According to a press release dated April 3, 2012, the complaint charges Hyperdynamics and certain of its officers and directors with violations of the Securities Exchange Act of 1934. Hyperdynamics is an independent oil and gas exploration company engaged in the development of prospects offshore the Republic of Guinea (“Guinea”) in West Africa.
The complaint alleges that during the Class Period, defendants issued materially false and misleading statements regarding the Company’s business and financial results. As a result of defendants’ false statements, Hyperdynamics stock traded at artificially inflated prices during the Class Period, reaching a high of $6.35 per share on March 4, 2011.
On November 9, 2011, Hyperdynamics announced disappointing first quarter 2012 financial results and reported that it had increased the cost estimate for its first two exploration wells (the Sabu-1 and Baraka-1 wells) from $80 to $135 million due to an increased investment in its well logging program, infrastructure bottlenecks and operational issues with its drill ship. The Company further announced that there were delays in the progress of its Sabu-1 well and that given the operational challenges with Sabu-1, it might delay its plans for drilling its Baraka-1 well. Then, on February 15, 2012, Hyperdynamics announced extremely disappointing results from its Sabu-1 exploration well, reporting that the Sabu-1 well was unsuccessful, as the Company only encountered non-commercial quantities of oil from its exploration activities. On this news, the price of Hyperdynamics stock fell, closing at $1.44 per share on February 16, 2012, a one-day decline of 29% and a decline of 77% from its Class Period high.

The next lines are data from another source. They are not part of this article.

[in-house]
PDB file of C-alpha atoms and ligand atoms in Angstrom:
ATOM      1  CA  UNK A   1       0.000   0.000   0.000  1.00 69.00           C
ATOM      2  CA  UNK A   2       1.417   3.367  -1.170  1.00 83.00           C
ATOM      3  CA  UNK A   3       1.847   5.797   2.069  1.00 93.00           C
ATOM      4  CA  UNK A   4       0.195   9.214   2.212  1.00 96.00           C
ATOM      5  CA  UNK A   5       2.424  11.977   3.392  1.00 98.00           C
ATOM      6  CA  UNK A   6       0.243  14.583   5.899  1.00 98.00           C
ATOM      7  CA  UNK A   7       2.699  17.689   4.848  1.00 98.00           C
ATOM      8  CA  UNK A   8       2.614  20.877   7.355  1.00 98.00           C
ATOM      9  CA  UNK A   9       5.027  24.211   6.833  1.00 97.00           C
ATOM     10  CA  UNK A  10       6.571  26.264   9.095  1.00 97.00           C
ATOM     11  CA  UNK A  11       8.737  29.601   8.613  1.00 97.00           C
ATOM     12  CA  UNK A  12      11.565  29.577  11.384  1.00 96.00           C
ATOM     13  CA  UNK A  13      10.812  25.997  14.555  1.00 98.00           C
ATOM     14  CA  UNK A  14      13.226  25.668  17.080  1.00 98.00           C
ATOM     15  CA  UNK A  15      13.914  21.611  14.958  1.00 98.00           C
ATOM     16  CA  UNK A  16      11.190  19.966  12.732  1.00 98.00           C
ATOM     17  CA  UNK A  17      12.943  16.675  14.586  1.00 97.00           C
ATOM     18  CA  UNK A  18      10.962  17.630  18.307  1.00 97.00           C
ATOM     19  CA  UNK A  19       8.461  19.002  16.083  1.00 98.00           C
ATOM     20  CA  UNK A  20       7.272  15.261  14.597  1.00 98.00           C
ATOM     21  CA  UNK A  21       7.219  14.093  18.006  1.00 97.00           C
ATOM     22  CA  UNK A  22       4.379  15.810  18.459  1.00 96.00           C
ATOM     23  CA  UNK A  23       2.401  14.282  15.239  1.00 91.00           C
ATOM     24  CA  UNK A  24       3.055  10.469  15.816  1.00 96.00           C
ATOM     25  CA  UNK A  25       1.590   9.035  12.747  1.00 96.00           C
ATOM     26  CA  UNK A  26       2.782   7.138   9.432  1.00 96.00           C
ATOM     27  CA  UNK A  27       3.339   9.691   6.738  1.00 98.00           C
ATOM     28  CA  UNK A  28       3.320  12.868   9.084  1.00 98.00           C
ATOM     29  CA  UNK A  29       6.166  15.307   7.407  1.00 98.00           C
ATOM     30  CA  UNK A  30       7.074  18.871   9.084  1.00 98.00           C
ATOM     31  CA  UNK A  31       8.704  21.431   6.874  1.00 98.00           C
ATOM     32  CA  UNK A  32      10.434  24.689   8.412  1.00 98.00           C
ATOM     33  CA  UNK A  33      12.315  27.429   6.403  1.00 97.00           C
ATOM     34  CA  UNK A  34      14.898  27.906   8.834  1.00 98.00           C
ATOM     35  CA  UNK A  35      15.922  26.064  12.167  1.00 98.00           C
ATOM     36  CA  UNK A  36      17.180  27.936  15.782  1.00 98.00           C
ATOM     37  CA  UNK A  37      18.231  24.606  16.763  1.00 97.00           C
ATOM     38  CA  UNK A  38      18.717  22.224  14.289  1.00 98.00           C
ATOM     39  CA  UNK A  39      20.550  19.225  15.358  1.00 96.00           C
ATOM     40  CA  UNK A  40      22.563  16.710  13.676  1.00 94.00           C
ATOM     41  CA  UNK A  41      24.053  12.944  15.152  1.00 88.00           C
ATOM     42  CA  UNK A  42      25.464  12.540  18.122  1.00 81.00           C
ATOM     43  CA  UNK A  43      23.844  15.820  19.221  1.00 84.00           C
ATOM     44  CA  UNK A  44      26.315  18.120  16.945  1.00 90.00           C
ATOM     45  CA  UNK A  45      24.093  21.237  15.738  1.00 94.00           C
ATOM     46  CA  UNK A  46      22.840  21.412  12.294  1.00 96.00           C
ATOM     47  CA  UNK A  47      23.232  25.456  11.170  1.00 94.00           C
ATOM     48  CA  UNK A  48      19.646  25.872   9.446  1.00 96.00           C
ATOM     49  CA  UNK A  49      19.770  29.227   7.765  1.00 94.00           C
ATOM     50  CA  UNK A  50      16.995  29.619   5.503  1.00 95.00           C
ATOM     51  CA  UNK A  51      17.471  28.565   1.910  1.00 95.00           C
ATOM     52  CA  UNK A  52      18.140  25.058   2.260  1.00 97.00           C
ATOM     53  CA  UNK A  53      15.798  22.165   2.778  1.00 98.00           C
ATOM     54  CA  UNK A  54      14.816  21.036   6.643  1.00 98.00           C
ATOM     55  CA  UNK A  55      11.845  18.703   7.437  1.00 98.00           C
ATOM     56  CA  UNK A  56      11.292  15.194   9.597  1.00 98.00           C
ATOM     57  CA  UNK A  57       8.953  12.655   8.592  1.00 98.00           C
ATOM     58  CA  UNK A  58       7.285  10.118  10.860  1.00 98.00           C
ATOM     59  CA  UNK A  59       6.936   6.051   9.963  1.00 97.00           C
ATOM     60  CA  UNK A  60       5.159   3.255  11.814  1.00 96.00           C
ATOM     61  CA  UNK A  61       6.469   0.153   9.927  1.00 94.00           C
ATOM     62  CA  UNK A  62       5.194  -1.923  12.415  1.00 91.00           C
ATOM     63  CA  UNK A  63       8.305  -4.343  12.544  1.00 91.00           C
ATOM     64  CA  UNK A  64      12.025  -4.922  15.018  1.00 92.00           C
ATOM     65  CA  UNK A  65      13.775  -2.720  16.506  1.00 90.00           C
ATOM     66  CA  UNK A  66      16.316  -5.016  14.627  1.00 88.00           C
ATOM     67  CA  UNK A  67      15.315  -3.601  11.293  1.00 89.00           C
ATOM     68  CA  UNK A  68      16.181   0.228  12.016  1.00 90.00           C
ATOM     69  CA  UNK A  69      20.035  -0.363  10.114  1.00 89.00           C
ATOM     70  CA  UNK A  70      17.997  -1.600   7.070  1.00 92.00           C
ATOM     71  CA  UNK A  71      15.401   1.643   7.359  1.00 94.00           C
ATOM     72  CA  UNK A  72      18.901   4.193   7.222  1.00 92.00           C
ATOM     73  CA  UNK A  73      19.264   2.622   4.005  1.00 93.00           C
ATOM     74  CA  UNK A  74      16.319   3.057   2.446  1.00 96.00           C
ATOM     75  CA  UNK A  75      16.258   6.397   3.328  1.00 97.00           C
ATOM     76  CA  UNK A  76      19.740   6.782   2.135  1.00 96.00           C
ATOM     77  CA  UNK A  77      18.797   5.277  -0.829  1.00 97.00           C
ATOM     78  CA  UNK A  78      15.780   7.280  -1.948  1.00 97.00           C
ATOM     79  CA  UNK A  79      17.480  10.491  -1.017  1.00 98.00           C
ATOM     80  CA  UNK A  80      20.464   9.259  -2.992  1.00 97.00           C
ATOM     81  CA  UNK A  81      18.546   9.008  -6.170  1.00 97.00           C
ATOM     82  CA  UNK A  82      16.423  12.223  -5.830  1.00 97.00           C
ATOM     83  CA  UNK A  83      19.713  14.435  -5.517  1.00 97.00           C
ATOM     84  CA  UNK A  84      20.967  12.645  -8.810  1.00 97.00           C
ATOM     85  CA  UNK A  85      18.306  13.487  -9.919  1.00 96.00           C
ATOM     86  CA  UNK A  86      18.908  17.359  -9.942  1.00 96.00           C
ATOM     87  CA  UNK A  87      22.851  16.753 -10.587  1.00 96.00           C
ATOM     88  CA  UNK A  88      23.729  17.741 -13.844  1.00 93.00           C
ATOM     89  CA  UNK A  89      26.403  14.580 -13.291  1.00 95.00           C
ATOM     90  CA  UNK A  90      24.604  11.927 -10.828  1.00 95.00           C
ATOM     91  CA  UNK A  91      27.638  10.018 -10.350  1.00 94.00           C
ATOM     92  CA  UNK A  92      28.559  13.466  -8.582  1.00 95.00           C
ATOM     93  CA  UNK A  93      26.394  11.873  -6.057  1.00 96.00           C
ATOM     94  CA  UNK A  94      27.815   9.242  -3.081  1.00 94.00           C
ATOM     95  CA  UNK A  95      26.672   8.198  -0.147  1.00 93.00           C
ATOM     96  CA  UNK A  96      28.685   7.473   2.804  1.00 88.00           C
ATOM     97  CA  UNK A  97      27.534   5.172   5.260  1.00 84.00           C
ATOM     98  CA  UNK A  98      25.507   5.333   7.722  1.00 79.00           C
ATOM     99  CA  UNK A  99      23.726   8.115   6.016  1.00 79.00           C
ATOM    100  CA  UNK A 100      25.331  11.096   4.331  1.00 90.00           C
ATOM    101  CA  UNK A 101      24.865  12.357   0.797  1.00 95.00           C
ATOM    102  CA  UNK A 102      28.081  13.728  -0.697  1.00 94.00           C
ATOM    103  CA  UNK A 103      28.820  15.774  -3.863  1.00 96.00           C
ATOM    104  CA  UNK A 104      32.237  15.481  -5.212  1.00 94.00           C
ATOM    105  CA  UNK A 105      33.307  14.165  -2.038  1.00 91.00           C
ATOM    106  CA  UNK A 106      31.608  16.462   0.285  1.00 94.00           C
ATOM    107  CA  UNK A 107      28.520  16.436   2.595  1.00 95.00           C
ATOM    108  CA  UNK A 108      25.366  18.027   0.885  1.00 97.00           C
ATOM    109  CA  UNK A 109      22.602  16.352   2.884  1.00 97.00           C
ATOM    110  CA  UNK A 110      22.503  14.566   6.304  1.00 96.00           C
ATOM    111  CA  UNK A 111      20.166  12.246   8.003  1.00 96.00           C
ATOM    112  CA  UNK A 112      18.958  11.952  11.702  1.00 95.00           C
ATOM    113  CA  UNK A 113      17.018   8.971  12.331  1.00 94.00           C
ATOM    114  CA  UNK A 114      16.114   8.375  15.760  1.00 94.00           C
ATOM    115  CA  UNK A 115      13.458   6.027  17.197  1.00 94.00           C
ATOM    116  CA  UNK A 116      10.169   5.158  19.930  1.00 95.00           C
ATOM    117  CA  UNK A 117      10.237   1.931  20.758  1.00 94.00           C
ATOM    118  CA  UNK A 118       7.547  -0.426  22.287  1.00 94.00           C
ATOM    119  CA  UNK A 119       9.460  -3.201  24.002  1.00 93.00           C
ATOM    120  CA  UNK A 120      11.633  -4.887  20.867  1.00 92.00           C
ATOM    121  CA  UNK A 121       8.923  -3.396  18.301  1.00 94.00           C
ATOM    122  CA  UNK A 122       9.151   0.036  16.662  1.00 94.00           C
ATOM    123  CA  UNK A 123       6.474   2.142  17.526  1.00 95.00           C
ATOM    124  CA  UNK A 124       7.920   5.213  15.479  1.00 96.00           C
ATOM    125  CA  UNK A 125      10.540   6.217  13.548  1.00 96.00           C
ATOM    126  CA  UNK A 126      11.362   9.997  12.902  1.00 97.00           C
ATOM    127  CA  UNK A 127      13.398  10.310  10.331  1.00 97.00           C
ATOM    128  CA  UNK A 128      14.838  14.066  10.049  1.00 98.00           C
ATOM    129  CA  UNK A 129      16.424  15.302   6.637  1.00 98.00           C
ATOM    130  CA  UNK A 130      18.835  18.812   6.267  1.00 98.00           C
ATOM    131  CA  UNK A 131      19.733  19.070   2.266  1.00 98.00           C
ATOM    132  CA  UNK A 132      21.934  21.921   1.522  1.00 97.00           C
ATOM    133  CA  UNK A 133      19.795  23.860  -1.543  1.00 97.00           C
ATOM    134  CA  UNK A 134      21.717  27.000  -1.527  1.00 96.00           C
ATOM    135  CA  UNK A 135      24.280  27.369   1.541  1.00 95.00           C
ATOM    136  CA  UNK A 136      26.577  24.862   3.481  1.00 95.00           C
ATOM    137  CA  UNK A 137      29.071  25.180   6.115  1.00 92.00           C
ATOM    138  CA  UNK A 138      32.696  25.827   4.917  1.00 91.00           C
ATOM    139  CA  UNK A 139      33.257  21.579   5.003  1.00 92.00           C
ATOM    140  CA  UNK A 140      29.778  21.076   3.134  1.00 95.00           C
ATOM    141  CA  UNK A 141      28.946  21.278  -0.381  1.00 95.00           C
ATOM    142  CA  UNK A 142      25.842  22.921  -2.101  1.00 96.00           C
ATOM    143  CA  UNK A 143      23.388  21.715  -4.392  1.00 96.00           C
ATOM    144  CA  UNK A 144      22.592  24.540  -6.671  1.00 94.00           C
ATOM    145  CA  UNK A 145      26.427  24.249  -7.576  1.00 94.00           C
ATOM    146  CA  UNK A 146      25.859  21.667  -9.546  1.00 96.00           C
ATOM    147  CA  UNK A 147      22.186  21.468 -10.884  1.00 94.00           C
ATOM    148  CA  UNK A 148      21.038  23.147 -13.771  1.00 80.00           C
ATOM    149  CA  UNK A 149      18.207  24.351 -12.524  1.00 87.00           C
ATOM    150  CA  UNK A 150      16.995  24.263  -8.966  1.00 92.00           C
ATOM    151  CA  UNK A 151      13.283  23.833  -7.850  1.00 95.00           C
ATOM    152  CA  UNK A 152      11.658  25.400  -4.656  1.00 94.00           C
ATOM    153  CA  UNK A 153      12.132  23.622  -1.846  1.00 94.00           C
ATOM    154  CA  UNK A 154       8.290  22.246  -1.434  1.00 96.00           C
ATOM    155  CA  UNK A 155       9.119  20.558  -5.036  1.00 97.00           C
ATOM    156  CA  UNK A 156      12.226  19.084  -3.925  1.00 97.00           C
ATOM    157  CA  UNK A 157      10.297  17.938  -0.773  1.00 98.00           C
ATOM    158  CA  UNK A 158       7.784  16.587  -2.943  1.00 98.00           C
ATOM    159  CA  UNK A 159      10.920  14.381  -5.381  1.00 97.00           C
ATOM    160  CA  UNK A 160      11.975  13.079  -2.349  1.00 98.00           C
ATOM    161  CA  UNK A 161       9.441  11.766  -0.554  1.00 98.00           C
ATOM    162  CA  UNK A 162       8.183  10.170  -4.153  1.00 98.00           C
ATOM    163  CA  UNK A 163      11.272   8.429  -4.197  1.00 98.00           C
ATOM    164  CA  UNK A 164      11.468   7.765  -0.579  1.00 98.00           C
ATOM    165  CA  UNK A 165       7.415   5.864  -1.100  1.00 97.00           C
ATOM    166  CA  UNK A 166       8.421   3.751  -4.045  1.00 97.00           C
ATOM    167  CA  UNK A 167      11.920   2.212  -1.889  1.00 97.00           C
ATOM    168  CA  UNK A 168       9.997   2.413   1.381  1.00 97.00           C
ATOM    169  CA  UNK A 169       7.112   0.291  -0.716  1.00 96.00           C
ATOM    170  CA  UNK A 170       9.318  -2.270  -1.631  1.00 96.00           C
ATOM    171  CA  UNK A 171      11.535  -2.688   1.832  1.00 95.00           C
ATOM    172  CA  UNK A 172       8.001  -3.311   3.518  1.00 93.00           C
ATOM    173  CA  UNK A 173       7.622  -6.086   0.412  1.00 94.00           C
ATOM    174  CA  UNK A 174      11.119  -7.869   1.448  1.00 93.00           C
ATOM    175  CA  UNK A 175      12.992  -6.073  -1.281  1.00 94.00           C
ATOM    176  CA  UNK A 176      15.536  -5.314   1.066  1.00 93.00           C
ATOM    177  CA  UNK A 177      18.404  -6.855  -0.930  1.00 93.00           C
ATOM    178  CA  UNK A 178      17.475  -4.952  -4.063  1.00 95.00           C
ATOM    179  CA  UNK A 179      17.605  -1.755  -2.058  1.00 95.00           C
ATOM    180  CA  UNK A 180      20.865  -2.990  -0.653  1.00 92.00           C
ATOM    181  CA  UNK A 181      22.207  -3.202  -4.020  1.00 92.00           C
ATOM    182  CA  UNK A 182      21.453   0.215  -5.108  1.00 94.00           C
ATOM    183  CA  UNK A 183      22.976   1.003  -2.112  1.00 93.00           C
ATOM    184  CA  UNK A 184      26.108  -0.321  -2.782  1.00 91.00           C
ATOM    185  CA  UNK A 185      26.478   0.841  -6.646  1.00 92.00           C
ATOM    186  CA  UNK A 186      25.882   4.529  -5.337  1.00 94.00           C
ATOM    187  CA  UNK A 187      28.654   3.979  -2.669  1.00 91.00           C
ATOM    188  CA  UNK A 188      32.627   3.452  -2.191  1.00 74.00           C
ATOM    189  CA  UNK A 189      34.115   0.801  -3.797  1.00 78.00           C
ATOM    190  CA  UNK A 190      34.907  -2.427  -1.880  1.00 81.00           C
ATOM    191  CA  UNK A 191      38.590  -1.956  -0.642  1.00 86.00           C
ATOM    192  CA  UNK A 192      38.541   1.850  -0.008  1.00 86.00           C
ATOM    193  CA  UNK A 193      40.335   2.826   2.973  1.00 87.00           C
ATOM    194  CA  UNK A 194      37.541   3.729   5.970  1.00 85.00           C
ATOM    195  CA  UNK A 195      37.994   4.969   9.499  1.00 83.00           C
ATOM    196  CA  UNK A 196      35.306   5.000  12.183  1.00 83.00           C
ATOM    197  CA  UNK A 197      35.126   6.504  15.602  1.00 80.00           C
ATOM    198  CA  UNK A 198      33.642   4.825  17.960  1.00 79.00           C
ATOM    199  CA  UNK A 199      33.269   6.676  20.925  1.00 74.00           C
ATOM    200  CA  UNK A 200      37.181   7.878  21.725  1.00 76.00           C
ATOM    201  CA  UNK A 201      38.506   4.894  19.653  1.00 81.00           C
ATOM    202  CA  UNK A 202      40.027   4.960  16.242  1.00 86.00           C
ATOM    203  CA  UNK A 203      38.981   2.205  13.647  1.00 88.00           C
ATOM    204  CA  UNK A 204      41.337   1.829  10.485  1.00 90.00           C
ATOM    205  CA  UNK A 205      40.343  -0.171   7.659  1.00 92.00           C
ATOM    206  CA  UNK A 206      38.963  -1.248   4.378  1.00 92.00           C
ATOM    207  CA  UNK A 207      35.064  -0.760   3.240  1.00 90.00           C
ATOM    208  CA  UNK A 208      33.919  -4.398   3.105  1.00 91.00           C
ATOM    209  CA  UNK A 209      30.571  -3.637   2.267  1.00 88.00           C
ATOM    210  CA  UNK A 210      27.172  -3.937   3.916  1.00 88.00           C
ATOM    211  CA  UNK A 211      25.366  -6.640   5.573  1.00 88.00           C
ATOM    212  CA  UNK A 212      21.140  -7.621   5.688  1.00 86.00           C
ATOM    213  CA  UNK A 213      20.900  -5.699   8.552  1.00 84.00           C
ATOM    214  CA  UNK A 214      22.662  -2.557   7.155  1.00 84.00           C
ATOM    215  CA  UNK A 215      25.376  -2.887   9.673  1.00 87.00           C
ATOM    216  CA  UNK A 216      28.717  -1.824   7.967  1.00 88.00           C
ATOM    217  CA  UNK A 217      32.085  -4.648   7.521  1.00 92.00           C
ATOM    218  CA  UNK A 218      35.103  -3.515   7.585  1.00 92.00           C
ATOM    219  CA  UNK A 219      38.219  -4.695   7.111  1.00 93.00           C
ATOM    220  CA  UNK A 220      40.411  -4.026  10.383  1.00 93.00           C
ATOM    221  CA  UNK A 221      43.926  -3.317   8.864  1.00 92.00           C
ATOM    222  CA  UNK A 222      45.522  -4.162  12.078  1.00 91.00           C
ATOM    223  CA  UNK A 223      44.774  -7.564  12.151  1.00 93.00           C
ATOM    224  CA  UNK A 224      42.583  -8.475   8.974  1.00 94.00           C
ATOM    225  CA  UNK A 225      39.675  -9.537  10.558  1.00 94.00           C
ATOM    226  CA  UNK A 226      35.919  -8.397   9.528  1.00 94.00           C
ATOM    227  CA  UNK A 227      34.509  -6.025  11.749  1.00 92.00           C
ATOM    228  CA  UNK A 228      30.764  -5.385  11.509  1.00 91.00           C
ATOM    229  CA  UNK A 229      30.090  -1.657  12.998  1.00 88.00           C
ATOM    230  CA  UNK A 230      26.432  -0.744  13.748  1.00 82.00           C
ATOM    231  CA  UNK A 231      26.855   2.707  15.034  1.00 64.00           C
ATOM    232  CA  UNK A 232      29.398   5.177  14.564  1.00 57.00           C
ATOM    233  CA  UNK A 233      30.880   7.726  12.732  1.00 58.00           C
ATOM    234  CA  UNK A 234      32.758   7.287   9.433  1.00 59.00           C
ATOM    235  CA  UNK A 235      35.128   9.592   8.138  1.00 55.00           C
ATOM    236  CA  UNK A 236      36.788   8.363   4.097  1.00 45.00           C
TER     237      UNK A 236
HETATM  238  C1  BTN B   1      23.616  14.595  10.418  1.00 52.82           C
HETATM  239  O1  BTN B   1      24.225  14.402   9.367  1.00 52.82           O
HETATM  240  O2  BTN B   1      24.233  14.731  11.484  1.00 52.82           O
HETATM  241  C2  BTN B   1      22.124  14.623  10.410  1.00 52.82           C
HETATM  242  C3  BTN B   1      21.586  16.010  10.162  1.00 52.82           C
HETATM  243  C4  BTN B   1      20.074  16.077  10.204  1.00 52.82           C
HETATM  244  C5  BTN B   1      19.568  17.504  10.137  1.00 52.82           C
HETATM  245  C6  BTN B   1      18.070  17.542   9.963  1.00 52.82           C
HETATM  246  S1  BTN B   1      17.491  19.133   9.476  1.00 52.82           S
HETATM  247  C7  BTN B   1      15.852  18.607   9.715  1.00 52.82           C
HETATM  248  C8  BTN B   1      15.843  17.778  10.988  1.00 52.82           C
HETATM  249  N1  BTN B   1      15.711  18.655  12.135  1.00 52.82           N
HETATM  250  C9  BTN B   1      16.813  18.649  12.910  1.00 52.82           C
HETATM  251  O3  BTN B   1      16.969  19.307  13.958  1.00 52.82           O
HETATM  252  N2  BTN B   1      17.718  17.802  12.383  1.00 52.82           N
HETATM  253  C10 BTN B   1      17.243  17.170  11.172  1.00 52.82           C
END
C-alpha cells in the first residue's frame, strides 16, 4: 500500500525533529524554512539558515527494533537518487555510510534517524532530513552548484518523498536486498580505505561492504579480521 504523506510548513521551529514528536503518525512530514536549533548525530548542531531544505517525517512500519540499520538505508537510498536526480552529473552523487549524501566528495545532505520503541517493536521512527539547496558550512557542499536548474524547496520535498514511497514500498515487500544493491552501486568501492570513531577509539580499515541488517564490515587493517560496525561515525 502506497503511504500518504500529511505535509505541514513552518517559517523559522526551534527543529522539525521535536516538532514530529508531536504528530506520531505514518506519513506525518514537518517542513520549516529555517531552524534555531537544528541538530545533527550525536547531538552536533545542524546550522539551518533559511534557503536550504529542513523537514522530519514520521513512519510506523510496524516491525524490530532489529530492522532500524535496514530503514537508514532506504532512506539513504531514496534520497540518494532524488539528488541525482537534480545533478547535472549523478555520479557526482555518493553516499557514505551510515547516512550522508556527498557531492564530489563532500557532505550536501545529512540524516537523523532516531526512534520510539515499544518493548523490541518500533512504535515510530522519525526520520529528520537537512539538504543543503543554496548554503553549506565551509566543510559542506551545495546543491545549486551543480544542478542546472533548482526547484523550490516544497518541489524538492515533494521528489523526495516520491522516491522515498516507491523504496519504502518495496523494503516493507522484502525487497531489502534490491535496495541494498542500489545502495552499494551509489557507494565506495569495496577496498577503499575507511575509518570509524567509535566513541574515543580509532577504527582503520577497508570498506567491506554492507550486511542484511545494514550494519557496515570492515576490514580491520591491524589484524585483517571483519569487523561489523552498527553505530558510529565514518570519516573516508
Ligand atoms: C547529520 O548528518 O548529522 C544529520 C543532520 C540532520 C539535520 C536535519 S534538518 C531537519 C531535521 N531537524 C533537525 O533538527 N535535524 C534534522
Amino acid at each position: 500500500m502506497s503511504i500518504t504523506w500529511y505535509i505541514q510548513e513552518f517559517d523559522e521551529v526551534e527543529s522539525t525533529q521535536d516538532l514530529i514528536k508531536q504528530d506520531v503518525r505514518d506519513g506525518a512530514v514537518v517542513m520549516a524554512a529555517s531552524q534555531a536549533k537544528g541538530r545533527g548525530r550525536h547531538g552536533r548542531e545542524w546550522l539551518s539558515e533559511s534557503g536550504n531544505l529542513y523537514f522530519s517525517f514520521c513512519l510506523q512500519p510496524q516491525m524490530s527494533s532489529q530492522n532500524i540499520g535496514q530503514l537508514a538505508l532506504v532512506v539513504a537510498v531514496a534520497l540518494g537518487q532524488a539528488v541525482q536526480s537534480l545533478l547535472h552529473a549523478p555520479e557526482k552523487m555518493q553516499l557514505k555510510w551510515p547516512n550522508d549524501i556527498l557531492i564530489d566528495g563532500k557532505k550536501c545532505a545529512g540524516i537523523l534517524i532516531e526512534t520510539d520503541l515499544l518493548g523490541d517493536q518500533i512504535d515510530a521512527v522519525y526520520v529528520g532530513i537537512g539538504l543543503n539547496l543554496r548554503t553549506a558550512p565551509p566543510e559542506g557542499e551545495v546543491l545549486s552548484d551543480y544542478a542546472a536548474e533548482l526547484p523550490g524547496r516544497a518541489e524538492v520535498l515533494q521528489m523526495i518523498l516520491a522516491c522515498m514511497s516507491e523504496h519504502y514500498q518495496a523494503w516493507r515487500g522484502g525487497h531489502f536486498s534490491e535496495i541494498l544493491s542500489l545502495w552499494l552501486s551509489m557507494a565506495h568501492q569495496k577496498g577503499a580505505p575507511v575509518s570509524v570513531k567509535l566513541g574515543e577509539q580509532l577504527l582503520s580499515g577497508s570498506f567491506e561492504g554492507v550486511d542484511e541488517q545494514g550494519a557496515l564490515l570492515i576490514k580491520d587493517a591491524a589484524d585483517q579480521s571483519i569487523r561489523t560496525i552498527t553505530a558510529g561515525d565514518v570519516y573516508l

According to the complaint, the true facts, which were known by defendants but concealed from the investing public during the Class Period, were as follows: (a) due to numerous cost overruns and delays, including logistical delays resulting from limited port facilities in Guinea as well as issues related to mechanical and operational matters surrounding the drilling of the Sabu-1 well, the Company would be unable to commence drilling on the Baraka-1 well; (b) the Company had far greater exposure to liquidity concerns than it had previously disclosed; and (c) based on the foregoing, defendants lacked a reasonable basis for their positive statements about the Company’s drilling operations or the prospective value of the Company’s oil and gas concessions.
Plaintiff seeks to recover damages on behalf of all purchasers of Hyperdynamics publicly traded securities during the Class Period (the “Class”).
On February 19, 2013, the Court issued an Order appointing lead plaintiff and approving the selection of lead counsel.
The Court dismissed this case on August 25, 2015.